16 JUL 2019

It’s cool to be circular: Trash to Fash cultivates a new generation of designers

It’s no secret that one of the fashion industry’s biggest issues is its creation of waste. Each year we throw away millions of tonnes of textiles which end up in landfills. In Singapore, according to figures from the National Environment Agency, 205,800 tonnes of textile waste were produced in 2018, of which only 6% was recycled!

However, the good news is that ‘sustainability is no longer just a buzzword. Businesses, including those in the fashion industry, are now waking up to the idea of moving towards a circular economy to minimise waste.

It’s clear that any conversation about sustainability needs to include educating ourselves and the next generation about clothing waste. That’s why we were thrilled to hear about Trash To Fash, the first-ever upcycling competition by Temasek. The competition, held in conjunction with Ecosperity Week 2019, was co-organised by events curation agency Tabula Rasa and supported by MINIWIZ, DesignSingapore Council and MINDS. It challenged participants to design clothing using recycled PET fabric and other upcycled materials.

The goal? To educate those involved about the circular economy and how what we view as ‘trash’ can actually be upcycled into fashionable clothing.


Brandon Do of Style Theory sharing about customer experience and needs at a mentoring session

Temasek's annual Ecosperity conference has traditionally been a platform for business leaders to discuss opportunities for sustainable development, but this new competition is a solid attempt to get Singapore’s youth more involved in sustainability. Participants designed an apparel based on a challenge statement and produced 2-3 minute pitch videos featuring their final product.

“A problem with fast fashion is how it contributes to a throwaway culture and hence, excessive waste,” said Robin Hu, Head, Sustainability & Stewardship Group at Temasek. “Trash to Fash hopes to inspire youths to demonstrate how Ecosperity can be achieved with sustainable designs that shape the future of the fashion industry.”

A great way of getting the participants engaged was through workshops and coaching sessions by individuals from the industry. Mentors included Coco Mercy Chu, founder of KALAIA label, Raye Padit, founder of The Fashion Pulpit and Xin-Yi Wong, Sustainability Manager at H&M, to name but a few.

“When we created the coaching sessions, we wanted the right brands and mentors onboard to give the participants a wide-angle view into the industry - and with brands and organisations like KALAIA, H&M, StyleTheory, The Fashion Pulpit, the Textile and Fashion Federation coming on to mentor and guide the participants, we believe that the participants managed to learn quite a bit,” says Carrie Liauw from Tabula Rasa.


Teams getting hands-on experience through workshops with the Textile and Fashion Federation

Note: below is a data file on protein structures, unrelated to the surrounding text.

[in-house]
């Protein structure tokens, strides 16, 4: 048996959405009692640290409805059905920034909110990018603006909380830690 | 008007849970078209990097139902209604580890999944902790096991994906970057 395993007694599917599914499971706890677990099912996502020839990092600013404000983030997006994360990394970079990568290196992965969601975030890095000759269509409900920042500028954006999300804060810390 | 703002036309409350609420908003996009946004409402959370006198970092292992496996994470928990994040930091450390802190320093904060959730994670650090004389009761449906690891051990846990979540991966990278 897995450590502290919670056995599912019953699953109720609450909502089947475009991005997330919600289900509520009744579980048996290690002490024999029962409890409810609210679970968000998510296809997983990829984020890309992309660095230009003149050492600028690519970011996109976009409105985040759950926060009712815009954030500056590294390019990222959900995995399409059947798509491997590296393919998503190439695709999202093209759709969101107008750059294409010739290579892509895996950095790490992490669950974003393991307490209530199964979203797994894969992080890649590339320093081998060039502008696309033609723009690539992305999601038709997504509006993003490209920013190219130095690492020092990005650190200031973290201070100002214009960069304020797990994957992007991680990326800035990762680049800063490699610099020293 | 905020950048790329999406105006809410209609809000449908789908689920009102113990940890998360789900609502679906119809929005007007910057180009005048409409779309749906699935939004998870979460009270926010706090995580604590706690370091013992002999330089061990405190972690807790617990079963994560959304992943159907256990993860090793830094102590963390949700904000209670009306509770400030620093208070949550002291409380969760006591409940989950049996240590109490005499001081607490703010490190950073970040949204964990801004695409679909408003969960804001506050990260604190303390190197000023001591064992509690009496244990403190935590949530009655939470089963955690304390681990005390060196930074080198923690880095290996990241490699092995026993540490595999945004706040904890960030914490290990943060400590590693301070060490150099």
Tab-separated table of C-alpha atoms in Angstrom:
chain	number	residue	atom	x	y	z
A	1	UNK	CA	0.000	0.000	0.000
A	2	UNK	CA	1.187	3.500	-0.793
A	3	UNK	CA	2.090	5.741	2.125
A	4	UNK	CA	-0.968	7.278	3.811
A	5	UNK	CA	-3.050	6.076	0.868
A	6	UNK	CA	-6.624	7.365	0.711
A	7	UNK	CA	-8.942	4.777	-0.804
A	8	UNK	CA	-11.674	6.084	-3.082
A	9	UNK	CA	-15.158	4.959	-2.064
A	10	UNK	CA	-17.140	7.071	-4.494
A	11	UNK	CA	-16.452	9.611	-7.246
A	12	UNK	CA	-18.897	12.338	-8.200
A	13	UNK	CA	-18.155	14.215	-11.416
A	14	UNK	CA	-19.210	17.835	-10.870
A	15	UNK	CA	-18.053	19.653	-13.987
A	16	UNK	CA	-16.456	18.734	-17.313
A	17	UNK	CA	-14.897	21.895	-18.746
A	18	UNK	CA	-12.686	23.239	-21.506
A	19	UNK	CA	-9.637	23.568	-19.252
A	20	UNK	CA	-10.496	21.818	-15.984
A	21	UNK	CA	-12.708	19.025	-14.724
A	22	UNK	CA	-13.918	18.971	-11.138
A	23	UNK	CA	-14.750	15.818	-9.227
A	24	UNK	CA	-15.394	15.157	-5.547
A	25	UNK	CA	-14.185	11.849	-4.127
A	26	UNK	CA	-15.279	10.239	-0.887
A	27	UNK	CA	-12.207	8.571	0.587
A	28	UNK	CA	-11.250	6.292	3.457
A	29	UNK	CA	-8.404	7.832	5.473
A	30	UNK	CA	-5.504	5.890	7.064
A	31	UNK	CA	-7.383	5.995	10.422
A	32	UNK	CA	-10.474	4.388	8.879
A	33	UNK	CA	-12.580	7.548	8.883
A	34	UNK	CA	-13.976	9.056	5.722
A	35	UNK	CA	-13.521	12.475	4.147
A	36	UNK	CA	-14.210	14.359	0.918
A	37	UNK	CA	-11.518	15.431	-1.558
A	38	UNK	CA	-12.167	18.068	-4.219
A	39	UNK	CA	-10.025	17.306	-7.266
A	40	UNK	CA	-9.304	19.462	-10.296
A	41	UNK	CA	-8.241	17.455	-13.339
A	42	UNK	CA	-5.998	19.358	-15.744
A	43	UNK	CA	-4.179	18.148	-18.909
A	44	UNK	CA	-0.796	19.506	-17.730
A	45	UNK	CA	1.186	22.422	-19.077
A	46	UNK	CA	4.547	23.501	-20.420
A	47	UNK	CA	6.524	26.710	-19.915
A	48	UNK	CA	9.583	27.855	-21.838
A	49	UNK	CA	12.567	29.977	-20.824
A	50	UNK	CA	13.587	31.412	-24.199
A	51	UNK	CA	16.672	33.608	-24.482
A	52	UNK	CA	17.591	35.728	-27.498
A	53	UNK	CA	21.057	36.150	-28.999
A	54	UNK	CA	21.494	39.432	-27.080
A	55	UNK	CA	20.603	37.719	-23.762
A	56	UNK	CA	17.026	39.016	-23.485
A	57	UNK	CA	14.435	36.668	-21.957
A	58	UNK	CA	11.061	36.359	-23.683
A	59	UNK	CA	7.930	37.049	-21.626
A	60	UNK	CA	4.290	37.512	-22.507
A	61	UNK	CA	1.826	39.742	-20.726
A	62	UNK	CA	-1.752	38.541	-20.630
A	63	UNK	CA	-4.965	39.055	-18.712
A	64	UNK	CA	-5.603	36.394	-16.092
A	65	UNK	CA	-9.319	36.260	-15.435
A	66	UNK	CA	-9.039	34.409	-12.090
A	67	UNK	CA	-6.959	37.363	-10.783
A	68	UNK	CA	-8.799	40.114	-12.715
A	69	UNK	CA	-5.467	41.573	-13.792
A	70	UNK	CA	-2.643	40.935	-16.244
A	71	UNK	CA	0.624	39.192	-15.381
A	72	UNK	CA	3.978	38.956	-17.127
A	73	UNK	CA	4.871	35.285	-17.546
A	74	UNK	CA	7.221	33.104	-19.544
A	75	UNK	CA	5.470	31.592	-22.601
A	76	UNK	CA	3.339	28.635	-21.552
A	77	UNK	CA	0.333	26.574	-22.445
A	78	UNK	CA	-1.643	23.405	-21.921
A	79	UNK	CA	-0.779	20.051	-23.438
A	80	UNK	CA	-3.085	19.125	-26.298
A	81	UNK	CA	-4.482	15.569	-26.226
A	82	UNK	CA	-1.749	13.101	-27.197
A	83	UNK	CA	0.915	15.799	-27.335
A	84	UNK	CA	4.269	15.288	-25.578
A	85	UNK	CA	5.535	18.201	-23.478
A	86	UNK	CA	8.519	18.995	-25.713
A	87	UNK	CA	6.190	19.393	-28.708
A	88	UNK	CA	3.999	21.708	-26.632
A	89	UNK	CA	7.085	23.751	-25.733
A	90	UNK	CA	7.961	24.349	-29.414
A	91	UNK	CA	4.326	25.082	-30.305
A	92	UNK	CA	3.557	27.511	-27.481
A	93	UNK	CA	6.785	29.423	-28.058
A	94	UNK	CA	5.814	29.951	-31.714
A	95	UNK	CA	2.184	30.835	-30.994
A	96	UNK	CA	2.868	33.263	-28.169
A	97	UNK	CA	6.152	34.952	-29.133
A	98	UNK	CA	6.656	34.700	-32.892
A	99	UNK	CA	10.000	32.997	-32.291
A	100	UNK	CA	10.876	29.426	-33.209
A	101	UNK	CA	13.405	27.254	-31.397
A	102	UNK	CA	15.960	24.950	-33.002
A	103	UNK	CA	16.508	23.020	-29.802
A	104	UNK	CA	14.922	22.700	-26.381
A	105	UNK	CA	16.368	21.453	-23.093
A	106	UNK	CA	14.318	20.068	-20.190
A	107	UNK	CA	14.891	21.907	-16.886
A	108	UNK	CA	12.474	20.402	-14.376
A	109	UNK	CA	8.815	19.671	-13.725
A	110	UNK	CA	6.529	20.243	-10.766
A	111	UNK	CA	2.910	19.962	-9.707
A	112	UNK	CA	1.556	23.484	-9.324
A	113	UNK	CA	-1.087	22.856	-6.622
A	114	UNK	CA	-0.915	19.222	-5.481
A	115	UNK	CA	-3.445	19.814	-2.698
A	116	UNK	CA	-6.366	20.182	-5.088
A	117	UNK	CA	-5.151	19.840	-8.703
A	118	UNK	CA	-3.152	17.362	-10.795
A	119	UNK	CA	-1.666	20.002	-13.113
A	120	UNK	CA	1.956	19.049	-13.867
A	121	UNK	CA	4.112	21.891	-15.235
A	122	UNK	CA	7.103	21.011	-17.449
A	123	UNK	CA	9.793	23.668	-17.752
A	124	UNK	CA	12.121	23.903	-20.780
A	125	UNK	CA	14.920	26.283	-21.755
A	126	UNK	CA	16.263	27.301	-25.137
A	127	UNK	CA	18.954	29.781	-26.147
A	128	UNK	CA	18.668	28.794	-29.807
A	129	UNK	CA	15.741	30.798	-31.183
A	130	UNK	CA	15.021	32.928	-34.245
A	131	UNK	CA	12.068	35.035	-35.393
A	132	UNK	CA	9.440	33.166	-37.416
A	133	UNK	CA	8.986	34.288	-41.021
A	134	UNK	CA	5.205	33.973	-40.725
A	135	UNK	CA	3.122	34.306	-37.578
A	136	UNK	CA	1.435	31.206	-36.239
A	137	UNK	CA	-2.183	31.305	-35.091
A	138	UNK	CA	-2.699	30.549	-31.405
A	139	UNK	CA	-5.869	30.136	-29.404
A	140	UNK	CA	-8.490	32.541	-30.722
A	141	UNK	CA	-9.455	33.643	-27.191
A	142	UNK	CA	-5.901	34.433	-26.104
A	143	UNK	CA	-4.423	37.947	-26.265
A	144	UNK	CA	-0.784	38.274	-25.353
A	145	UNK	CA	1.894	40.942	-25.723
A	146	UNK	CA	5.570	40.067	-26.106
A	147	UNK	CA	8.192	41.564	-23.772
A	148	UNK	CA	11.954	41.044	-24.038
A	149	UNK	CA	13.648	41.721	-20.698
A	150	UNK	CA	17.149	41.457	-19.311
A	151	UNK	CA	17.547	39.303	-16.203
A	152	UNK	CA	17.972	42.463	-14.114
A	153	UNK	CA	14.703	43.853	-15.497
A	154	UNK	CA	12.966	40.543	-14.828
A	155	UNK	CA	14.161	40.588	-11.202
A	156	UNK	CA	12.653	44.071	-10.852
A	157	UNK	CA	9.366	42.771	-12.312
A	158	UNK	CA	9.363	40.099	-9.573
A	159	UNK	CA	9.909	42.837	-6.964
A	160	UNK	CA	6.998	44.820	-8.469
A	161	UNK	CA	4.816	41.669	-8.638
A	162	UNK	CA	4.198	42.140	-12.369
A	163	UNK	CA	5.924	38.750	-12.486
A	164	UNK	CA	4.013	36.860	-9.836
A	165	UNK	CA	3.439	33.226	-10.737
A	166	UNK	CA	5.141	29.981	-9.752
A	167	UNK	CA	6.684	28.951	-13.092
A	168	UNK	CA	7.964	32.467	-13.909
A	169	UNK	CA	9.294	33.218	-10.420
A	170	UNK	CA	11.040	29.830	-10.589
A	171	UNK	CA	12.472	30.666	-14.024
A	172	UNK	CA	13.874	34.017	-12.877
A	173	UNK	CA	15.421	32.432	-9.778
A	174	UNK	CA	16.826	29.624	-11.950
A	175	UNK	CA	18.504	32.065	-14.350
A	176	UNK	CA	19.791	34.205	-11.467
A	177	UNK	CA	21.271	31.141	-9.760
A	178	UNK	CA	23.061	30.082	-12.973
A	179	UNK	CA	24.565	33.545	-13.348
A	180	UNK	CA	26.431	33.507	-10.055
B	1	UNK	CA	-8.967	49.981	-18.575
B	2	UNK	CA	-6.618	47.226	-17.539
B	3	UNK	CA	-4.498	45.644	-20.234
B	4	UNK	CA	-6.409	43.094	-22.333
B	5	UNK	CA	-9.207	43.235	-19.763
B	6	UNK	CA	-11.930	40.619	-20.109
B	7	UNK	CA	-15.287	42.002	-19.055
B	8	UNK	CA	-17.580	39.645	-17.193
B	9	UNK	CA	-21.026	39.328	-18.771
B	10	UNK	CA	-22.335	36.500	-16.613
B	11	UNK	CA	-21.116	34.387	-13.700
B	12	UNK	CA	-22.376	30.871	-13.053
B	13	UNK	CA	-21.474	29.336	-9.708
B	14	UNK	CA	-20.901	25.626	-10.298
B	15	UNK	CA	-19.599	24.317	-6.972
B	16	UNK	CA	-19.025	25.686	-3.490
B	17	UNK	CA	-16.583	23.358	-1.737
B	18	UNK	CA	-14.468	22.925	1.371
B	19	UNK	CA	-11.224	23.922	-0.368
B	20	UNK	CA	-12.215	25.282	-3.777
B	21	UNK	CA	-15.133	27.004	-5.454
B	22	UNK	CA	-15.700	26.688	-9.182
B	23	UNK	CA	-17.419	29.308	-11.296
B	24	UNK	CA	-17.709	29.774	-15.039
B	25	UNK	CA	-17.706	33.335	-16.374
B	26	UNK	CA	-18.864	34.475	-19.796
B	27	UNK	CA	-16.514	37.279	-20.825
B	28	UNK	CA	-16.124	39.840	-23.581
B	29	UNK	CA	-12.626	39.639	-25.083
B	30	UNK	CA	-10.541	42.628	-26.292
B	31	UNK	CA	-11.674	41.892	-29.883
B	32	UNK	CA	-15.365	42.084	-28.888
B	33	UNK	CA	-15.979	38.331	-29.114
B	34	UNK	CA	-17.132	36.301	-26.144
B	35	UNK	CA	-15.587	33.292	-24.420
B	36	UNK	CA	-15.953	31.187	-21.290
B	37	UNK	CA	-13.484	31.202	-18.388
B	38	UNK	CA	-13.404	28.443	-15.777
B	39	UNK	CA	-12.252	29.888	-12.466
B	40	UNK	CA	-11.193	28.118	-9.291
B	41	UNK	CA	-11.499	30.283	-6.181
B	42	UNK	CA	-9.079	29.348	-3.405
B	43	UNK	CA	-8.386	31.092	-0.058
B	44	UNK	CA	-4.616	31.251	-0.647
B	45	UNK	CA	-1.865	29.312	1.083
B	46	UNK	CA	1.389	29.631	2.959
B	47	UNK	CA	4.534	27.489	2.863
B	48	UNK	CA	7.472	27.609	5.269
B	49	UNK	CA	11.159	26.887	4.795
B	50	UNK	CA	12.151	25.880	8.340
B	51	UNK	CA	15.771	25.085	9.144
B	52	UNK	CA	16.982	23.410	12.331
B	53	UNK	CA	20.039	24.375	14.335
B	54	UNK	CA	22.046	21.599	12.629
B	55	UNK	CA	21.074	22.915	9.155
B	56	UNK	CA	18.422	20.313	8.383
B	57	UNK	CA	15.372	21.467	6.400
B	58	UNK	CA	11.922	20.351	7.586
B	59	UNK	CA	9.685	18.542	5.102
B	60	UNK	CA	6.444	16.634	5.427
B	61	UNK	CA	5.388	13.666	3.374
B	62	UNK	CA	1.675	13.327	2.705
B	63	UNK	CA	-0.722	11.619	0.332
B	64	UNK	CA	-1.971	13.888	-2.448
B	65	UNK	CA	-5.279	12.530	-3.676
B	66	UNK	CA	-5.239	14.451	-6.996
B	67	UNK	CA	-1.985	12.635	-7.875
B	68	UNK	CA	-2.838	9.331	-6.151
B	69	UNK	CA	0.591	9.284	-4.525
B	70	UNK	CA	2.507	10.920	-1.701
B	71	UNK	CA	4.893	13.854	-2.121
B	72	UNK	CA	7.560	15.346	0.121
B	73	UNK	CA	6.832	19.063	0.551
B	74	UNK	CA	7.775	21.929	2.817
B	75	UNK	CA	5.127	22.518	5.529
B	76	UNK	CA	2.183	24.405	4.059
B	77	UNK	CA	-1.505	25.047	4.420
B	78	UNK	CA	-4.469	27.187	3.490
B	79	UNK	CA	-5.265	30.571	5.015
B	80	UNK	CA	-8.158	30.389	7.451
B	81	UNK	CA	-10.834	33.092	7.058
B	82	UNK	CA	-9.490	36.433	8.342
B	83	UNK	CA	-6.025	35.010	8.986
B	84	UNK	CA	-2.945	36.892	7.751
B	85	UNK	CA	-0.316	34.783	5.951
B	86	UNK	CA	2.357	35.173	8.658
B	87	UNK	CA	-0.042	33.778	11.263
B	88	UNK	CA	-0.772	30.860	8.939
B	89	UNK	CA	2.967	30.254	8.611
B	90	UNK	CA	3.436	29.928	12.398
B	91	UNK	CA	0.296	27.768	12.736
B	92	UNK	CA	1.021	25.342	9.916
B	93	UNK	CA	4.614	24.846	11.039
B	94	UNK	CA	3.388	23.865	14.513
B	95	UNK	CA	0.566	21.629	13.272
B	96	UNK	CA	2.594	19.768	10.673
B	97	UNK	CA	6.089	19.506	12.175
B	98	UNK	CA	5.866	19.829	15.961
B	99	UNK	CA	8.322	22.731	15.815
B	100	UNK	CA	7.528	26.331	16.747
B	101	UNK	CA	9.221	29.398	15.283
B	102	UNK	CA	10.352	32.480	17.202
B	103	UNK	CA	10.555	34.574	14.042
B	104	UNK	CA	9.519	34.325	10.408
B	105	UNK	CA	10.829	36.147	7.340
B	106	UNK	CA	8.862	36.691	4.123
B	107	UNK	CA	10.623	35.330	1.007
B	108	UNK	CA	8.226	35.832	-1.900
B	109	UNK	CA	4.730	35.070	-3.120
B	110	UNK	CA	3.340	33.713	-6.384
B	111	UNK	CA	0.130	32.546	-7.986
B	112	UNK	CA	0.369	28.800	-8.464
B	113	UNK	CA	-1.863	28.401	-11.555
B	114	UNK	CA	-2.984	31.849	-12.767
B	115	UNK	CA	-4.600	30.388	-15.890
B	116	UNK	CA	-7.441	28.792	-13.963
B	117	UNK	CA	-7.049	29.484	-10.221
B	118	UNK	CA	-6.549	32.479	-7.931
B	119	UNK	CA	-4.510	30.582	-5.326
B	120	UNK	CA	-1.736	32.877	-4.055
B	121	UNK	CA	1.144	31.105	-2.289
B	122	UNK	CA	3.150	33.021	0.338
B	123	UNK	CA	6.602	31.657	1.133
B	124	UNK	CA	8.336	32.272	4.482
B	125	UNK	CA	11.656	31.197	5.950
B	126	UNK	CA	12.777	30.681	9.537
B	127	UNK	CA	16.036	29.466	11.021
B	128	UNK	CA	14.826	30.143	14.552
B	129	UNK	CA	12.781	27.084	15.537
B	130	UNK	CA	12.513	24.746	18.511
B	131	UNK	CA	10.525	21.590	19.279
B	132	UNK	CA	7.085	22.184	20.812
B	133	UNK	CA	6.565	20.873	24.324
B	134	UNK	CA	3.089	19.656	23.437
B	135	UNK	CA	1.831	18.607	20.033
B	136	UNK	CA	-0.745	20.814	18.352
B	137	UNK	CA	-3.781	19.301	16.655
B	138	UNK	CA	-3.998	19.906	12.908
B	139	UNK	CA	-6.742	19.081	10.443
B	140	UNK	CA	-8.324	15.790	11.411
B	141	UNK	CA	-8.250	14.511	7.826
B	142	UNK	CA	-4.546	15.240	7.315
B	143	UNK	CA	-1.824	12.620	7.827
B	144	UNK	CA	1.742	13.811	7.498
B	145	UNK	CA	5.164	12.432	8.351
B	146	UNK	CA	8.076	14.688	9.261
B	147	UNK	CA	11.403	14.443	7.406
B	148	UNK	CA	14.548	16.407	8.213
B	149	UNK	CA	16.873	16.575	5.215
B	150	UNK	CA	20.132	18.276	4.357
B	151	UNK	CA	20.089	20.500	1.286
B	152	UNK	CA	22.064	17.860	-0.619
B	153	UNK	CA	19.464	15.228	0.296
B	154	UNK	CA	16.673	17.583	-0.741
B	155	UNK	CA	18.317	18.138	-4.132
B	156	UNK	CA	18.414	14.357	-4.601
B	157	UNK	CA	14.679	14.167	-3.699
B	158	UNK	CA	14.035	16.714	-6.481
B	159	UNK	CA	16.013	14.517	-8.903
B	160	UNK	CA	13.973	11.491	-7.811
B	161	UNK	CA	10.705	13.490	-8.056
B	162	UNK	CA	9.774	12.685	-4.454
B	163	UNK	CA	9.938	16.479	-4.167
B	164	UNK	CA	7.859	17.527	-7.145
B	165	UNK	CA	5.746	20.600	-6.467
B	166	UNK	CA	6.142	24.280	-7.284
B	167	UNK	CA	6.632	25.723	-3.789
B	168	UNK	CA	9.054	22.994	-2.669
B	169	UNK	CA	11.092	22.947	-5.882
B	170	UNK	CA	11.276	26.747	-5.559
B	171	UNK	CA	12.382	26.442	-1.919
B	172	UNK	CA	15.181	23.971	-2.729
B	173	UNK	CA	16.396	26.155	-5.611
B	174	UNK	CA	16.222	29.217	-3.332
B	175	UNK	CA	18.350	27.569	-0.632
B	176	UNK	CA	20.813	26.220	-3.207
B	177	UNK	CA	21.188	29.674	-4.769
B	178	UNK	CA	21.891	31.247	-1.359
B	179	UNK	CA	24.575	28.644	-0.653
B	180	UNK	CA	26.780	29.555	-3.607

Undoubtedly, the teams had a lot to learn in a short space of time, so they had access to all the mentorship they could get. Competition judge and mentor Coco also led a workshop for the teams.

She said, “I would really want to see the youths going about their designs in a non self-centered way, and to think more along the lines of ‘What can my designs do for society, or to empower people? What can my designs do to impact change?’” Her conscious fashion label KALAIA is produced through sourcing quality, leftover silk fabric from big orders and is cut and sewn locally and ethically in Singapore in small quantities.

Being a conscious fashion label isn't an option today, it’s a must. Coco Mercy Chu, Founder and Designer, KALAIA

"Everything is a cycle in this world and I don't think anyone should disrupt it by being one thing or the other. As creators of clothing, designers need to find ways and means to improve the cycle by recycling, reusing or upcycling. It’s not just an option, it's a necessity and a requirement moving forward. We now see big brands such as H&M and Adidas that are taking the lead, and using recycled plastics and upcycled materials. But every bit counts, even for smaller labels,” she says.


Designer and competition judge/mentor Coco sharing feedback with participants at a mentorship session

Alicia Tsi and Vincent Teo, founders of local sustainable fashion labels Esse and SOURCE Collections respectively, were excited to be involved in judging the first round of the competition. As designers who have been promoting a greener way to create clothing in smaller quantities and with natural fabrics, it was an eye-opening experience.

“Fashion is a resource-heavy industry, and it takes a lot of resources to create the garments we wear. So much of Earth’s precious resources are used and so much pollution is generated in the process of keeping up with our consumption habits. The health of our planet and natural systems are at stake, and we simply cannot continue to consume mindlessly. That’s where conscious fashion brands can step in to educate customers and make them aware of these issues,” says Alicia.

At ZERRIN, we’re big supporters of Trash to Fash and our founder, Susannah Jaffer, also played her part as a judge for the semi-finals, concluding with the top 8 finalists showcasing their work at Ecosperity Week and the finale runway event on 3 June 2019. Now, more than ever, we need more initiatives in Singapore like this to spark conversations about sustainability and circularity in one of the world’s most resource-heavy industries.


Team JAD at the bottle collection day, where they submitted 200 bottles for upcycling, in exchange for fabric made of recycled PET bottles.

This story is written by ZERRIN as part of a collaboration with Trash to Fash.

It’s cool to be circular: Trash to Fash cultivates a new generation of designers